The Helsinki Centre for Global Political Economy (Helsinki-GPE) was founded in April 2020. The purpose of the Centre is to revitalize political economy – the oldest social science – and to foster trans-disciplinary research and teaching. The Helsinki approach to global political economy combines economic theories and the study of world politics in a novel way. The Centre's premise is that critical pluralism of economic theories and approaches to global political economy is vital for rational and emancipatory enquiry in these fields. Also, philosophically and methodologically, acceptance of diversity is the best starting point for cognitive and pragmatic progress. Helsinki-GPE focuses on large-scale processes – including those often studied under the rubrics of macroeconomy, macrohistory and global studies – while at the same also considering everyday life and single actors such as multinational corporations as expressions and carriers of such processes. The Centre brings together, coordinates and further develops trans-disciplinary research on political economy within and beyond the University of Helsinki.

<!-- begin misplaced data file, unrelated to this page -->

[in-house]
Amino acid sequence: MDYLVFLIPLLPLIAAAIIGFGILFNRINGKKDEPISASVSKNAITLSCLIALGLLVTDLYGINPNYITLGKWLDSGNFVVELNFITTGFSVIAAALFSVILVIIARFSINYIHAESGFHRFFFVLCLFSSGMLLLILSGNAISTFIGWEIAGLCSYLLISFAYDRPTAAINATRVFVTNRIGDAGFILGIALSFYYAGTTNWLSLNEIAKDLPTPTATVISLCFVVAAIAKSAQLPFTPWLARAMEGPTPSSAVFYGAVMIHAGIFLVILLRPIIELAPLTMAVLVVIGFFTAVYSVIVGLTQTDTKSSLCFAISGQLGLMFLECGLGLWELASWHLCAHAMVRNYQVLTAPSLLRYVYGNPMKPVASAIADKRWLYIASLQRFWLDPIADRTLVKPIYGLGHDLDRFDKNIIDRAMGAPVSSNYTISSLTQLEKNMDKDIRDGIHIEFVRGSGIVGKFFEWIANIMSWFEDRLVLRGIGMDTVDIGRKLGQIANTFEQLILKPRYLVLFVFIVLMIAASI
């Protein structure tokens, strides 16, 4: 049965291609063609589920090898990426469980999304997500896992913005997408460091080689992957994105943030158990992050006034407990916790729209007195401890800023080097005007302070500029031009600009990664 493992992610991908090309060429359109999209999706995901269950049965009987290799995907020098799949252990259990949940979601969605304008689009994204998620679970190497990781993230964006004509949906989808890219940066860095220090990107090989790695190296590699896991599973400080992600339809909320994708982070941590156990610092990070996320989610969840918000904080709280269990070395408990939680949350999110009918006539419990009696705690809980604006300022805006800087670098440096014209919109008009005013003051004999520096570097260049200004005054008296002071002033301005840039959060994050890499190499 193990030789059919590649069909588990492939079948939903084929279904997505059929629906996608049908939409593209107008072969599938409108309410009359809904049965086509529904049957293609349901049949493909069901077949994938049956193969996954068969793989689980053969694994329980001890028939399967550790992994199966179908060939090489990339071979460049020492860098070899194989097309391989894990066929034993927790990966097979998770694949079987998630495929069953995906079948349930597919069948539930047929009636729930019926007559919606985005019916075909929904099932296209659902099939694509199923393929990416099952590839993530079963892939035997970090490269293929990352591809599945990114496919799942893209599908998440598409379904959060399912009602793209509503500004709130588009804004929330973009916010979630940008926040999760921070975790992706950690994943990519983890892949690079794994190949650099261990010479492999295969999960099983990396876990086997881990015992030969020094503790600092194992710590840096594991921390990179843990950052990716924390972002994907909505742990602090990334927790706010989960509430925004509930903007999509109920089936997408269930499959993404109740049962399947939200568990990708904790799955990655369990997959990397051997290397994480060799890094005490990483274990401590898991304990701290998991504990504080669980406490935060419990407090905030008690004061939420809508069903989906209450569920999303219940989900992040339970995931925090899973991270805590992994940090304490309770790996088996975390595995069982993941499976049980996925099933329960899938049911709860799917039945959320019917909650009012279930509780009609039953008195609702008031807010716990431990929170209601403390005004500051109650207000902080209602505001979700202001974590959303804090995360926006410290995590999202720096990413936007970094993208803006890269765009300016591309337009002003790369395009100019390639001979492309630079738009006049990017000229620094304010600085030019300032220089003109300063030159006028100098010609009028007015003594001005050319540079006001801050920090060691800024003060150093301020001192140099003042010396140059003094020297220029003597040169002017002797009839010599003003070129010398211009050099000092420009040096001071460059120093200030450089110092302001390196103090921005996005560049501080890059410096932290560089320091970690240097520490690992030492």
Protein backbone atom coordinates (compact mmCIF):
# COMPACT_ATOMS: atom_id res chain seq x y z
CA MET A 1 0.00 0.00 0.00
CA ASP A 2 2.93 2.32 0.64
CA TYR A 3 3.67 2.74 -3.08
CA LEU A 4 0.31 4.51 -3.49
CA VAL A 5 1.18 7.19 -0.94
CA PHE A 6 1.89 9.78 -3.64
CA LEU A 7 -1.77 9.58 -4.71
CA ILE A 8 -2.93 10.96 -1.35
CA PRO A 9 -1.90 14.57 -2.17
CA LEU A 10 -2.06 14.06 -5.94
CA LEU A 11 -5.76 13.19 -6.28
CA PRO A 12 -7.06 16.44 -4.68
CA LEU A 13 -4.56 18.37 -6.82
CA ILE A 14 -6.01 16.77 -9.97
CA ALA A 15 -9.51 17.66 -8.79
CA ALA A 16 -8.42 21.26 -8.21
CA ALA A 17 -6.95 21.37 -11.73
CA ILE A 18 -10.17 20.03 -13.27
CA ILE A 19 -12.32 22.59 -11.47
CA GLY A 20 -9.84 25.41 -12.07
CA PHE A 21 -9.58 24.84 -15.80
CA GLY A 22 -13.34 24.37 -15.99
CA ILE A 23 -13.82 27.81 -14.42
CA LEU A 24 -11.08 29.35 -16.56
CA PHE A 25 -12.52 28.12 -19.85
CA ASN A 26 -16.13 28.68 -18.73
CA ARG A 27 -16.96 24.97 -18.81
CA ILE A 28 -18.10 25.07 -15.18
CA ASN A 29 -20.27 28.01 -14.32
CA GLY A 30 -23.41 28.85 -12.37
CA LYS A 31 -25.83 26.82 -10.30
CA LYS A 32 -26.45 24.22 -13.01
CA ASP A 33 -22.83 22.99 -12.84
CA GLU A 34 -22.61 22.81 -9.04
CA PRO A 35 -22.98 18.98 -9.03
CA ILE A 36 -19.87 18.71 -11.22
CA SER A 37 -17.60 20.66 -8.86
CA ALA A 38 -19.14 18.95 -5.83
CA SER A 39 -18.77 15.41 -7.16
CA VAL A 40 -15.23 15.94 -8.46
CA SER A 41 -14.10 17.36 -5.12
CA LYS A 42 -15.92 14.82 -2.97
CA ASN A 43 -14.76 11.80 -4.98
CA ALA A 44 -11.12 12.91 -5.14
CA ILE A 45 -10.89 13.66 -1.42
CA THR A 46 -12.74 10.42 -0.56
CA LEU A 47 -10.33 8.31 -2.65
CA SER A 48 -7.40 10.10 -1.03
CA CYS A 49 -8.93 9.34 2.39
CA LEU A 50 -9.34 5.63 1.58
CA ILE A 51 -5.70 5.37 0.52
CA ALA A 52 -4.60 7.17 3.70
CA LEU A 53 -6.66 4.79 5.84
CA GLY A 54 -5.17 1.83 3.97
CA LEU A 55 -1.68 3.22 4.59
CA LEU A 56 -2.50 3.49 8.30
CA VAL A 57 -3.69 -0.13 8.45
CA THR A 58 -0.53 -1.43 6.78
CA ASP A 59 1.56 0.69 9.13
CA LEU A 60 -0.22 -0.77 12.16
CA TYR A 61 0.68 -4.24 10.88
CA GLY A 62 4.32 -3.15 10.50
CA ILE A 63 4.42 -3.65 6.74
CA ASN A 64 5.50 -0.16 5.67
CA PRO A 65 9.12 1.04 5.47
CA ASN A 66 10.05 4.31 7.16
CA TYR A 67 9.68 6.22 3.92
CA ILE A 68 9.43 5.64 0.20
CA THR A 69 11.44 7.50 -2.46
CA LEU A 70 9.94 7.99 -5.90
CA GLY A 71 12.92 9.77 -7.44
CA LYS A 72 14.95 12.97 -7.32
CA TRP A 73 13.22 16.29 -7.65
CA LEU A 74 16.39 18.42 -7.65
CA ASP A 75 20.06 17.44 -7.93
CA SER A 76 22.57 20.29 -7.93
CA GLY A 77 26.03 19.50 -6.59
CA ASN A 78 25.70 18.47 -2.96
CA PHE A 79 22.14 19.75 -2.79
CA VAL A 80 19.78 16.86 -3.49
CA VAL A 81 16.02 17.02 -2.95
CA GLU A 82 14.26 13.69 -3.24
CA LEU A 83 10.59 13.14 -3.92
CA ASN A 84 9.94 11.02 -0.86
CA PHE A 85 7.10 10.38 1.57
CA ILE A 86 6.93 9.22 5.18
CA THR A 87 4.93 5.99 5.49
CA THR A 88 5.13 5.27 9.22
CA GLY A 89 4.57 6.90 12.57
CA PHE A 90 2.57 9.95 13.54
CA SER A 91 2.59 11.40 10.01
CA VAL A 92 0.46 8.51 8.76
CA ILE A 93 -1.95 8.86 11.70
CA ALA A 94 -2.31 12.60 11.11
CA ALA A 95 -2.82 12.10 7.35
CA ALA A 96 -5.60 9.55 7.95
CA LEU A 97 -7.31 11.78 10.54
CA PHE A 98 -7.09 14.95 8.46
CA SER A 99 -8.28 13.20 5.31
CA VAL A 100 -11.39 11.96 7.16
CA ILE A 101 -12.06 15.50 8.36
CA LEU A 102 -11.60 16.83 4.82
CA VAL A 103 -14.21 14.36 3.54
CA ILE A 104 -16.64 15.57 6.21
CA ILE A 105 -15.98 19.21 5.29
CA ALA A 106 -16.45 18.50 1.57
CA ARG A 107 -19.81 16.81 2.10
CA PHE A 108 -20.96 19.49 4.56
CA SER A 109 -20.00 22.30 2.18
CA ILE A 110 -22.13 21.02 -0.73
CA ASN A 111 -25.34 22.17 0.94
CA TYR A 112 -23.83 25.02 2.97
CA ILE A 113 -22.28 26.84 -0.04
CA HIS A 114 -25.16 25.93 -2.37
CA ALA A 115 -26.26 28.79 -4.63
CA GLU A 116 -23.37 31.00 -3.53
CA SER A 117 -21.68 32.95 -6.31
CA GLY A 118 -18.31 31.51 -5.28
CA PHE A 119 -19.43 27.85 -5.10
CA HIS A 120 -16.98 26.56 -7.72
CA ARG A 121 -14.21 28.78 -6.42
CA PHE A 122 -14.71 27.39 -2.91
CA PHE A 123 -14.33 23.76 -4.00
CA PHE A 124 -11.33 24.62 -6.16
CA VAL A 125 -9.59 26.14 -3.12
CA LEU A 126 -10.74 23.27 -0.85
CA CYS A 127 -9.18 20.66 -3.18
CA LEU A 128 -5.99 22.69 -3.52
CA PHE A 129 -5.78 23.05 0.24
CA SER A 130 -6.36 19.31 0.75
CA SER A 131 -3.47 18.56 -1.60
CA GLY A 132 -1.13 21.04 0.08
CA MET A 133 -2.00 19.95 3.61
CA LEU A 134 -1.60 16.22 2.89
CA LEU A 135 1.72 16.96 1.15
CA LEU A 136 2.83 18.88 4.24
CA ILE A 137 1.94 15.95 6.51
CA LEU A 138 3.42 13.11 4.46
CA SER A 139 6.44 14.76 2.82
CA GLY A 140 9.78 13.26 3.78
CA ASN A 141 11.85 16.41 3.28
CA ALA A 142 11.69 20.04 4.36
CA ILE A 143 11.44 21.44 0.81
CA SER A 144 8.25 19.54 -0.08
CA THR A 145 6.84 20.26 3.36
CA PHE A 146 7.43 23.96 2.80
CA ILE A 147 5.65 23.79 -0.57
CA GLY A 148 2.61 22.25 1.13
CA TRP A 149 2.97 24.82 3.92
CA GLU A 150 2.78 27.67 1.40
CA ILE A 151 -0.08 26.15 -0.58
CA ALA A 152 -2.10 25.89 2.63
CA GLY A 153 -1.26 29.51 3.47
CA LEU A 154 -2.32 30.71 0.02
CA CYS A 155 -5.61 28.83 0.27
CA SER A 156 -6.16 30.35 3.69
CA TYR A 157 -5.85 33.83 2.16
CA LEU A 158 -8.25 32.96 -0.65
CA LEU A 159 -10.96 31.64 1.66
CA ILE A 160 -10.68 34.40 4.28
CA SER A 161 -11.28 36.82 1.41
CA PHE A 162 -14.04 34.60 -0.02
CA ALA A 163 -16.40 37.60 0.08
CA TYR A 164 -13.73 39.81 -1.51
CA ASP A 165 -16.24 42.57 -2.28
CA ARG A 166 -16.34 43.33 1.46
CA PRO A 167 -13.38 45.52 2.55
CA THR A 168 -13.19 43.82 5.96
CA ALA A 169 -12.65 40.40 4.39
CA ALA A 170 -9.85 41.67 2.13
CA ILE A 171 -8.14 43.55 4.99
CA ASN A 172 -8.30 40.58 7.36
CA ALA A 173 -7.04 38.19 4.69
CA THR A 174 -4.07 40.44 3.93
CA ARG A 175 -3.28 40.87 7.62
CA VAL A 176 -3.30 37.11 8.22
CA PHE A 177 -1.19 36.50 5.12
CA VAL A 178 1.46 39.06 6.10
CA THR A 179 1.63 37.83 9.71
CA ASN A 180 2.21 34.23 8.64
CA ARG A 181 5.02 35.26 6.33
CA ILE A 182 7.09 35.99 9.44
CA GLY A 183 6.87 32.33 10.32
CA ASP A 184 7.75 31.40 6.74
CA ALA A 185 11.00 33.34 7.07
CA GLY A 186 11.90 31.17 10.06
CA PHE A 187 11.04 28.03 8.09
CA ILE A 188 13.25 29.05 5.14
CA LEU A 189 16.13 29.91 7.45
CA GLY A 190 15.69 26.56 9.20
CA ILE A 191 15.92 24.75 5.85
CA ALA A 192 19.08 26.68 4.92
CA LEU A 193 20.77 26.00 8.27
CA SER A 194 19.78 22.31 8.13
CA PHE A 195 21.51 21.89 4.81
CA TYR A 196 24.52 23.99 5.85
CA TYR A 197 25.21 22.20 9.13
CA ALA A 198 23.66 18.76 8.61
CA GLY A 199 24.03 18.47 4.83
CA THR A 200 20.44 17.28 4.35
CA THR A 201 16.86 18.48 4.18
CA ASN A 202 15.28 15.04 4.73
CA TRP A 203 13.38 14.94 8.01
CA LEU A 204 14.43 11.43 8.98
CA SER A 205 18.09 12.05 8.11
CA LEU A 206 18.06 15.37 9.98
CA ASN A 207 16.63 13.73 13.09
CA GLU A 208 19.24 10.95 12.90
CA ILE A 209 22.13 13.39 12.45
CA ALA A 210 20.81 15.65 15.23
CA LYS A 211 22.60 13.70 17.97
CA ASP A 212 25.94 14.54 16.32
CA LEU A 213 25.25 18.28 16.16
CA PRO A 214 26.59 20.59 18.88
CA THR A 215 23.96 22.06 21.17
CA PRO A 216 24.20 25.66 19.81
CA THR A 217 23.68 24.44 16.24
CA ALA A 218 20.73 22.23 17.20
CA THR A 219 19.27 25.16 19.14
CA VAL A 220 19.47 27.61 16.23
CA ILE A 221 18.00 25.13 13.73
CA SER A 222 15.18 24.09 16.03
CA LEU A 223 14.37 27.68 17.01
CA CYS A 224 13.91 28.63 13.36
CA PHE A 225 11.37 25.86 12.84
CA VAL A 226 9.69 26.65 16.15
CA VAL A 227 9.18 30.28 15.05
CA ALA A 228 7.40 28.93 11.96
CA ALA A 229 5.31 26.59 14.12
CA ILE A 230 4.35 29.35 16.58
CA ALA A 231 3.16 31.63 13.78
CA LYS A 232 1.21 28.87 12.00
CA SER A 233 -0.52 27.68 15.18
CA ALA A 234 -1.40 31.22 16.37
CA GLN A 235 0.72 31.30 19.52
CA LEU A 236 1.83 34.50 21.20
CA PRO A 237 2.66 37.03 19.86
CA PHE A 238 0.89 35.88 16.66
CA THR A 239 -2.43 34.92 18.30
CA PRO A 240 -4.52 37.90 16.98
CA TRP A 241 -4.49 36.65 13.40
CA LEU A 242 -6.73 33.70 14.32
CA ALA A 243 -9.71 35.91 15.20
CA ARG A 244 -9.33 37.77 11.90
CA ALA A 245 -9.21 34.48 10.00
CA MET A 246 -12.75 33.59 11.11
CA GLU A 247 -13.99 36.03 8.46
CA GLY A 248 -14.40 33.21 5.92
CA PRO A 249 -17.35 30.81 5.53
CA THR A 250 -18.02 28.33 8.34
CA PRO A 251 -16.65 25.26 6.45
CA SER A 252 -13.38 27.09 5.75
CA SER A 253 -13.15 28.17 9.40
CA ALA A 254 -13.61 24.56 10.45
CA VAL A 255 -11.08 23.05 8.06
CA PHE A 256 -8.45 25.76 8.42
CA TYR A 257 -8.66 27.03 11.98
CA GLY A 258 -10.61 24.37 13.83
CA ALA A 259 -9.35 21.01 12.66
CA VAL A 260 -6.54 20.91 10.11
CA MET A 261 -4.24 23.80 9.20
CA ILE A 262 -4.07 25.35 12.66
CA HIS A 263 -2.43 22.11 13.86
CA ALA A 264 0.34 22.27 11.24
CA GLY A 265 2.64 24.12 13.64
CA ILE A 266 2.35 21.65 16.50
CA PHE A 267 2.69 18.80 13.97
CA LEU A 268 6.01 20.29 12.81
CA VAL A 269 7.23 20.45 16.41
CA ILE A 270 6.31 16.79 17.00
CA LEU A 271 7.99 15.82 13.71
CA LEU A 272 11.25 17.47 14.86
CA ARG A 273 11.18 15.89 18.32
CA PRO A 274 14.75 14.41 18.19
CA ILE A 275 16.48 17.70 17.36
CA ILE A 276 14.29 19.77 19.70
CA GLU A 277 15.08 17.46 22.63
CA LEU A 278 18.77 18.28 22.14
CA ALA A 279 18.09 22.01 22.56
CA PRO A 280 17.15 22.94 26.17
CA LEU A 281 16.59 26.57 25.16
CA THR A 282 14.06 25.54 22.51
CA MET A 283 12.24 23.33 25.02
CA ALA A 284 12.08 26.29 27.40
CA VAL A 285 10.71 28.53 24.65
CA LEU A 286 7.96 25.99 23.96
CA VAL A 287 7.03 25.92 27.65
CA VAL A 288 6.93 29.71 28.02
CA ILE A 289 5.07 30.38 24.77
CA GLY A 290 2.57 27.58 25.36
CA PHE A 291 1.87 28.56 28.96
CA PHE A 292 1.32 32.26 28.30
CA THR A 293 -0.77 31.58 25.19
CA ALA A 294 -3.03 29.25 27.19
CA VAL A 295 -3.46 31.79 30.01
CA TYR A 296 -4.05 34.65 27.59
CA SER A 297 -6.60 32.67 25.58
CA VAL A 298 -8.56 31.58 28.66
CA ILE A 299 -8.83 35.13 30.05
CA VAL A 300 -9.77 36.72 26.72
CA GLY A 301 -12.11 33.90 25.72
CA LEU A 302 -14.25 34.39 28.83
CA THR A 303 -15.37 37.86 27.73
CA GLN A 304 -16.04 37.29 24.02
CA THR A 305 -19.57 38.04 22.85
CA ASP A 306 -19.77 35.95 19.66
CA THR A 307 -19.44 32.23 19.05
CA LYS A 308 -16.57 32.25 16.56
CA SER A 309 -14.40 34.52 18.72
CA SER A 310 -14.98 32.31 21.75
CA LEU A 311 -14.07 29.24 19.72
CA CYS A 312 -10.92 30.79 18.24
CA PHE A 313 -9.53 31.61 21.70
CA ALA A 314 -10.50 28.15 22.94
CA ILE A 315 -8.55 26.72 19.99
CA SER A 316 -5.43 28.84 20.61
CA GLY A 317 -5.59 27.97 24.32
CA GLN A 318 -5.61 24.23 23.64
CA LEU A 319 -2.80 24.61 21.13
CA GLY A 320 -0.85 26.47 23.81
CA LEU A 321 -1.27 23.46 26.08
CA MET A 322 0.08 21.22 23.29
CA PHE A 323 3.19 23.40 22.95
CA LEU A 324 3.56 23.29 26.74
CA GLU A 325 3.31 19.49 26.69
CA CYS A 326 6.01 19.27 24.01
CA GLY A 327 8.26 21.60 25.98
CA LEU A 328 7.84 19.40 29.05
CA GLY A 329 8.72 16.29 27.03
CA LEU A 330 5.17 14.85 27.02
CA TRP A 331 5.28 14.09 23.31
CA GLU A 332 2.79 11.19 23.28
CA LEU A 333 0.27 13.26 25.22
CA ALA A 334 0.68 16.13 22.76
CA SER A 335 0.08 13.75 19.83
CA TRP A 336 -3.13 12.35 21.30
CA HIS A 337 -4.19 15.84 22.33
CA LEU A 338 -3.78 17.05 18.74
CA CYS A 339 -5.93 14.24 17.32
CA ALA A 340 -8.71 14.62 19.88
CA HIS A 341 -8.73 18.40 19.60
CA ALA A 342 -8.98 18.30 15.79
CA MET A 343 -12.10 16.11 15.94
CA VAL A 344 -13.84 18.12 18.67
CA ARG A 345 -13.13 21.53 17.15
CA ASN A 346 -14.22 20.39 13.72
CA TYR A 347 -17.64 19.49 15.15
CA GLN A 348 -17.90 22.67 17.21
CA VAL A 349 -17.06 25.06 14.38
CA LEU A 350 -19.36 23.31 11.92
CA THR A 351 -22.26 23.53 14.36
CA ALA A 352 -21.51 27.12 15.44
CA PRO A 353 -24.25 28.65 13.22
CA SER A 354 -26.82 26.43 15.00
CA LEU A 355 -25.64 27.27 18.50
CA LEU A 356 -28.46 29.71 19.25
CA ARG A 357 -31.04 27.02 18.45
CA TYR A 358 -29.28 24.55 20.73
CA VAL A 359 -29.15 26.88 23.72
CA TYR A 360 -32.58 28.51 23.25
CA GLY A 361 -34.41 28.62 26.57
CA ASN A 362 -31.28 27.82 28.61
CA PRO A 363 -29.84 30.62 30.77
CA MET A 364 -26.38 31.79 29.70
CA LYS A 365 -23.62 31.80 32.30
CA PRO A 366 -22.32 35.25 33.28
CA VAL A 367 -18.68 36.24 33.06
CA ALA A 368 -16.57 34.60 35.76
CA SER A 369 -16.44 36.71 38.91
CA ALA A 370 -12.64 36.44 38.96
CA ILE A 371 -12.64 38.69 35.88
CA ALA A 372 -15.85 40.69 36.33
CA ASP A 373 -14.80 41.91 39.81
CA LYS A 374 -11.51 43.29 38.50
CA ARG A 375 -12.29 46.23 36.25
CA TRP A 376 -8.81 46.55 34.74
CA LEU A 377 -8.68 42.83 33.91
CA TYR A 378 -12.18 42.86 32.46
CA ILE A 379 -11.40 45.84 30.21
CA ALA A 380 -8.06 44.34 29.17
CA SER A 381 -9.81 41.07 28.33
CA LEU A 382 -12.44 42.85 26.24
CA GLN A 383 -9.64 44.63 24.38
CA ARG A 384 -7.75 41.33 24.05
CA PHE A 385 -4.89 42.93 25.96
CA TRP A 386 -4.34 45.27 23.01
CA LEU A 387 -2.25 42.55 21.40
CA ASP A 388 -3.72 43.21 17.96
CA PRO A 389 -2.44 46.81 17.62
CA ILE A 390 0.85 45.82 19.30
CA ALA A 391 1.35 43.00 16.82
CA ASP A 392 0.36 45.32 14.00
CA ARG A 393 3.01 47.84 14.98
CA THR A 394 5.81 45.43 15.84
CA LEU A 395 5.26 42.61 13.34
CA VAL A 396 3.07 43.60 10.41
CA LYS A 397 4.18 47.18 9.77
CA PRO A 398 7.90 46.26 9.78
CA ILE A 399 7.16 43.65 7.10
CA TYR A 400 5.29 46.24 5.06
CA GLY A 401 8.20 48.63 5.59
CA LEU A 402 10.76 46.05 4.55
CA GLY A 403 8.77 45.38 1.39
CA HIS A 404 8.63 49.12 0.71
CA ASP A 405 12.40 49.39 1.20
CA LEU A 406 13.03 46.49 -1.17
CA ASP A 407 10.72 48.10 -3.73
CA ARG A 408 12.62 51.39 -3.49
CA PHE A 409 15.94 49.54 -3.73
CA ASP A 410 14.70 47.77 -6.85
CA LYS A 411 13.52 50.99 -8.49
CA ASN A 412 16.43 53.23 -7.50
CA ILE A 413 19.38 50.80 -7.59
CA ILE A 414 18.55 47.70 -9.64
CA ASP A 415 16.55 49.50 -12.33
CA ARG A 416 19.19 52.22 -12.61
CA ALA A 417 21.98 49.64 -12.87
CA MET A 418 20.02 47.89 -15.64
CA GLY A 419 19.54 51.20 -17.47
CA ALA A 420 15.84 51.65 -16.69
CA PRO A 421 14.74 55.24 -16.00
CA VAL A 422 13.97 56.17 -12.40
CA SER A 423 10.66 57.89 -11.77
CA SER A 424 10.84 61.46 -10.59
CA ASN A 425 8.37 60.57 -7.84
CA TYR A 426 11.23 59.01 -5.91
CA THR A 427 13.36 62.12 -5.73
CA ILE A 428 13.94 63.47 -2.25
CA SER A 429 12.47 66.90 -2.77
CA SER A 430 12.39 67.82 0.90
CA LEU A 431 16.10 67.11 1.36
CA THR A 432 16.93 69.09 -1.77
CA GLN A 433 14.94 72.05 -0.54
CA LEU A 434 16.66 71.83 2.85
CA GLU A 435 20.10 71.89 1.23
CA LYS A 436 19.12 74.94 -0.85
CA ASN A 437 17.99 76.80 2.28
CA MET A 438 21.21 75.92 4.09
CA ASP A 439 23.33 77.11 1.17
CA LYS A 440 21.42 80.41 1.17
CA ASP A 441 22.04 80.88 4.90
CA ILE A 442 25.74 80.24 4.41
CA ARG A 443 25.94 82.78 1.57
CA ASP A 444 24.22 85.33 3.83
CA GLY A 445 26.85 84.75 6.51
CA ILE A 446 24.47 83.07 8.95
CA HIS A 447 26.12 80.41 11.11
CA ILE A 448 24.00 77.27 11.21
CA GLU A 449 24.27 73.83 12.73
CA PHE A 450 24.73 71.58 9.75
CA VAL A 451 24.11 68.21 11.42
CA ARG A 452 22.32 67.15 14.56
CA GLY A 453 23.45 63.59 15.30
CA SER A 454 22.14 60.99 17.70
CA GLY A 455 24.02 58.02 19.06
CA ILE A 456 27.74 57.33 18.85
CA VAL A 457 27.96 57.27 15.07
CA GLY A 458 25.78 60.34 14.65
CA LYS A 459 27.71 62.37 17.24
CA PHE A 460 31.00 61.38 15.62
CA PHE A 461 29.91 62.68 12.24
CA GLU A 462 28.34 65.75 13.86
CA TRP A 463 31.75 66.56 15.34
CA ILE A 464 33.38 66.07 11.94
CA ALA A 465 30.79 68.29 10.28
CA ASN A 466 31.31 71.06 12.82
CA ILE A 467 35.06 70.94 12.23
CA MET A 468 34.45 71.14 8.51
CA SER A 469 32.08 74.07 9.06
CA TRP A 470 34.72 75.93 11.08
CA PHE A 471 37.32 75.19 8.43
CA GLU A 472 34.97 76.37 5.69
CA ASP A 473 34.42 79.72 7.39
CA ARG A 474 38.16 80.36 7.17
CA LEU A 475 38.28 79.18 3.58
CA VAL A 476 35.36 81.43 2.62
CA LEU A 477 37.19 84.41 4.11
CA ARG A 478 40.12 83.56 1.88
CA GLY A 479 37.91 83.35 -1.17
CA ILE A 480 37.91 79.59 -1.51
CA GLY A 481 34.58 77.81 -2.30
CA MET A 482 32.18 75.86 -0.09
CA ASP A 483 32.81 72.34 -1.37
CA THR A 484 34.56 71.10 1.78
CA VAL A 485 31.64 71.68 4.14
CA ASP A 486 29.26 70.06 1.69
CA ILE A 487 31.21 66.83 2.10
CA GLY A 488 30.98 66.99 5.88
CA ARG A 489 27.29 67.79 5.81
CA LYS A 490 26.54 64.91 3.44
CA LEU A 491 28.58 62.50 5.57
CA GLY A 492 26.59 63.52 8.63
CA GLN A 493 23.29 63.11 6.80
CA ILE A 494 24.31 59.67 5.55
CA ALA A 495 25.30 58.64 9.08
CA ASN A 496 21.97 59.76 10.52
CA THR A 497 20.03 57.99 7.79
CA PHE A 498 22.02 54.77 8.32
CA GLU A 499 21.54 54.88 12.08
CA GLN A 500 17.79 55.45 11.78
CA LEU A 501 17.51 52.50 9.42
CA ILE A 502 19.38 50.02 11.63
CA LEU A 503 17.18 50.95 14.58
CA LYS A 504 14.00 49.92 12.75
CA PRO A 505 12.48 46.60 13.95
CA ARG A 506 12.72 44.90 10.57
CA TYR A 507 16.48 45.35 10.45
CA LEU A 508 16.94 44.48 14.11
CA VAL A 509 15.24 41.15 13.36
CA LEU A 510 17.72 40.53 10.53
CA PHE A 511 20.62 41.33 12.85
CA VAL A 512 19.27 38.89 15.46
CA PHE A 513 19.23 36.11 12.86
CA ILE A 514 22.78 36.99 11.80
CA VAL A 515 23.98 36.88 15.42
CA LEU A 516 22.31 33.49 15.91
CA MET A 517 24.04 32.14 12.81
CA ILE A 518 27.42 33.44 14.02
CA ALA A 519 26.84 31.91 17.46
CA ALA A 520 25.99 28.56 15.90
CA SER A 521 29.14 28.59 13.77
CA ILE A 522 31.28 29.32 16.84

The Computational Transformation of the Public Sphere: How Information Technologies Transform Democracy, Markets, and Interpersonal Relationships is a book written by the MA students of Global Politics and Communication and edited by university lecturer S.M. Amadae. This edited collection of MA student articles from Global Politics and Communication celebrates the 75th anniversary of University of Helsinki’s Faculty of Social Sciences. It offers timely explorations into the impact of digital technologies on government, civil society, and social relationships. Participating in team research conducted in the fall 2019 course Philosophy of Politics and Communication, these MA students excelled in posing challenging questions addressing how the public sphere, markets, and interpersonal relations are transformed by information and communication technologies.